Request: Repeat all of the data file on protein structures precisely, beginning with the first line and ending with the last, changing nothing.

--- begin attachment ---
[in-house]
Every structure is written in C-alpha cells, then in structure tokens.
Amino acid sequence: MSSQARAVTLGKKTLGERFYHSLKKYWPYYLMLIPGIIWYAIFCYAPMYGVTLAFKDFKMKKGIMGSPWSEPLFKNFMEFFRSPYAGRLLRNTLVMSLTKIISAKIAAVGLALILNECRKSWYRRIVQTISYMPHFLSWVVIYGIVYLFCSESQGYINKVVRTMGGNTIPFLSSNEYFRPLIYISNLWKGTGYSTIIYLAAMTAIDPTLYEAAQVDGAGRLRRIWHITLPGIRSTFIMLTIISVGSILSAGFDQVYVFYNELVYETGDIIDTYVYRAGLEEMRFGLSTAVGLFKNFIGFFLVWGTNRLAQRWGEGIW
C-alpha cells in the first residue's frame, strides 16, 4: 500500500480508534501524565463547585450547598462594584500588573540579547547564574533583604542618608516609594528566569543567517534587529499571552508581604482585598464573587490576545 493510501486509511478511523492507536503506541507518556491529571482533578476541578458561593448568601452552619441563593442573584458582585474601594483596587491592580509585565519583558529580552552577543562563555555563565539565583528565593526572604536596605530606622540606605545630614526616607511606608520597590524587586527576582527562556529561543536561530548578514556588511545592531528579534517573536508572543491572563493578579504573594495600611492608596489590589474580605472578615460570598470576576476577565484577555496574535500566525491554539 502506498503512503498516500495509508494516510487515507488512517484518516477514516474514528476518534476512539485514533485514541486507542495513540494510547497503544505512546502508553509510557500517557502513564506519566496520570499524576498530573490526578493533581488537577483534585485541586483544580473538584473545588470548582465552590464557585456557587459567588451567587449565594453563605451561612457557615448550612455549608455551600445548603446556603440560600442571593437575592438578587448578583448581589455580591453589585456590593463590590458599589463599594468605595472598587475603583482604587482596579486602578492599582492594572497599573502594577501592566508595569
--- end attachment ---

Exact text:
[in-house]
Every structure is written in C-alpha cells, then in structure tokens.
Amino acid sequence: MSSQARAVTLGKKTLGERFYHSLKKYWPYYLMLIPGIIWYAIFCYAPMYGVTLAFKDFKMKKGIMGSPWSEPLFKNFMEFFRSPYAGRLLRNTLVMSLTKIISAKIAAVGLALILNECRKSWYRRIVQTISYMPHFLSWVVIYGIVYLFCSESQGYINKVVRTMGGNTIPFLSSNEYFRPLIYISNLWKGTGYSTIIYLAAMTAIDPTLYEAAQVDGAGRLRRIWHITLPGIRSTFIMLTIISVGSILSAGFDQVYVFYNELVYETGDIIDTYVYRAGLEEMRFGLSTAVGLFKNFIGFFLVWGTNRLAQRWGEGIW
C-alpha cells in the first residue's frame, strides 16, 4: 500500500480508534501524565463547585450547598462594584500588573540579547547564574533583604542618608516609594528566569543567517534587529499571552508581604482585598464573587490576545 493510501486509511478511523492507536503506541507518556491529571482533578476541578458561593448568601452552619441563593442573584458582585474601594483596587491592580509585565519583558529580552552577543562563555555563565539565583528565593526572604536596605530606622540606605545630614526616607511606608520597590524587586527576582527562556529561543536561530548578514556588511545592531528579534517573536508572543491572563493578579504573594495600611492608596489590589474580605472578615460570598470576576476577565484577555496574535500566525491554539 502506498503512503498516500495509508494516510487515507488512517484518516477514516474514528476518534476512539485514533485514541486507542495513540494510547497503544505512546502508553509510557500517557502513564506519566496520570499524576498530573490526578493533581488537577483534585485541586483544580473538584473545588470548582465552590464557585456557587459567588451567587449565594453563605451561612457557615448550612455549608455551600445548603446556603440560600442571593437575592438578587448578583448581589455580591453589585456590593463590590458599589463599594468605595472598587475603583482604587482596579486602578492599582492594572497599573502594577501592566508595569